Monday, August 24, 2009

Papers, Tools, and Such

If you do any work at all with network traffic captures (ie, .pcap files), you should take a look at Claus's Network Capture Tools and Utilities post. I mentioned several of the tools listed in Claus's post in Chapter 9 of Windows Forensic Analysis 2/e, and some of those tools have been updated. If you want to try the tools out but don't have any "interesting" traffic available, check out sites like this or this.

I didn't attend DFRWS this year, but I did see this very interesting paper about the CyberForensics TimeLab (CFTL) by Jens Olsson and Martin Boldt. CFTL is a "computer forensic timeline visualization tool", with the engine developed in Perl (yes!) and a C#/.NET GUI frontend. According to the paper, timestamped data is automatically extracted from an acquired image via processing with filters, and then stored in an XML format, which is then made available to the analyst via the frontend. CFTL appears to take a similar approach to ex-tip, in that filters extract timestamped data from various file formats. Taking the similarities a step further, CFTL also appears to parse Registry hive files only for keys and LastWrite times. From just reading the paper, the similarities end there, as CFTL uses an automated approach to extracting information from an acquired image, making in-processing and development of the XML file a fairly straightforward process.

I applaud the efforts of the authors, as this is just the kind of work we need to see within the computer forensic analysis community. Without this kind of work, we wouldn't move forward. However, I have a couple of thoughts with respect to this sort of approach to timeline creation and analysis. First, the context available from a timeline is derived from contents of the events themselves, not in a bar chart or histogram showing the numbers or frequencies of events within a given time period. For example, automatic software updates can lead to a great deal of file system and Registry activity, and any malicious activity during that timeframe will be hidden. Also, the LastWrite time for the ubiquitous Run key isn't nearly as relevant to an examination as the values contained in the key.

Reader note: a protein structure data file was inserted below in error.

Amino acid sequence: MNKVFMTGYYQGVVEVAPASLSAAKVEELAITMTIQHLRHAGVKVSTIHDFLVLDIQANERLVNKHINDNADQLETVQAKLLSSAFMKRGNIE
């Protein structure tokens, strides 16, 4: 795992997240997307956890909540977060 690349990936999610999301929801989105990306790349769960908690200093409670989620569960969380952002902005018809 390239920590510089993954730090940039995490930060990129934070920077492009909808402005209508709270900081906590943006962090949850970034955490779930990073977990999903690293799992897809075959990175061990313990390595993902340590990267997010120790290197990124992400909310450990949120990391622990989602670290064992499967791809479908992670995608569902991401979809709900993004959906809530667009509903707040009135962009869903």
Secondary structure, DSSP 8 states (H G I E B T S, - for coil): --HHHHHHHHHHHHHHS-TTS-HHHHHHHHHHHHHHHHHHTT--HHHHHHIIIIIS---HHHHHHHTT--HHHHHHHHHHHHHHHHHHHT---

Second, I have heard analysts say time and time again that when developing a timeline, most analysts want everything, all of the available data, and that data reduction will be performed later. With respect to the Registry, I tend to disagree, as in most cases, the timestamps embedded within Registry data provide greater context than the key's LastWrite time. I tend to agree that if you don't really know and understand what you have available to you within an image acquired from a Windows system, go ahead and grab everything that's available. I also believe that if you do know what you have available to you and what data you can use, you can take an interative approach to building your timeline for analysis. I've done this myself, and I've found it to be much faster and more accurate than dumping all of the Registry key LastWrite times into a timeline and trying to make heads-or-tails of what happened.

From Spanagel Hall out at NPS in Monterey, CA (my alma mater) comes a very interesting master's thesis from Greg Roussas titled "Vizualization of Client-Side Web Browsing and Email Activity". This approach reminds me of the Analyst's Notebook, and I can see how this sort of approach would be

A bit of computer trivia...Gary Kildall once had an office in Spanagel Hall. I used to walk by it almost every day.

I caught this ComputerWorld article about NZ police releasing a virtualized environment tool for evidence. One thing about the article that concerned me was this statement:

Digital forensic examiners faced with a complex inquiry can spend weeks delving into a computer to find the traces of evidence required for a successful prosecution, Police say.

Ouch! Really? Weeks? Why? On the commercial consulting side, a "complex inquiry" would be broken down into discrete goals and steps, each of which would be provided an answer, or something along the lines of "...could not be determined conclusively...", along with the reason why. But really...weeks? Anyway, in the end, the new tool sounds as if it's LiveView with a web interface...but hey, if it helps LE put bad guys in jail, so be it. Personally, I think that there's a lot being missed using something like this, but I do see how it can be a very useful tool.

Finally, IronGeek posted the video for a class he gave on anti-forensics. The video itself is quite long (just over 3 hrs), so you might want to grab the slides and check out the links in the page. There's some pretty interesting (re: challenging) stuff presented in the links alone (I haven't watched the video yet...).

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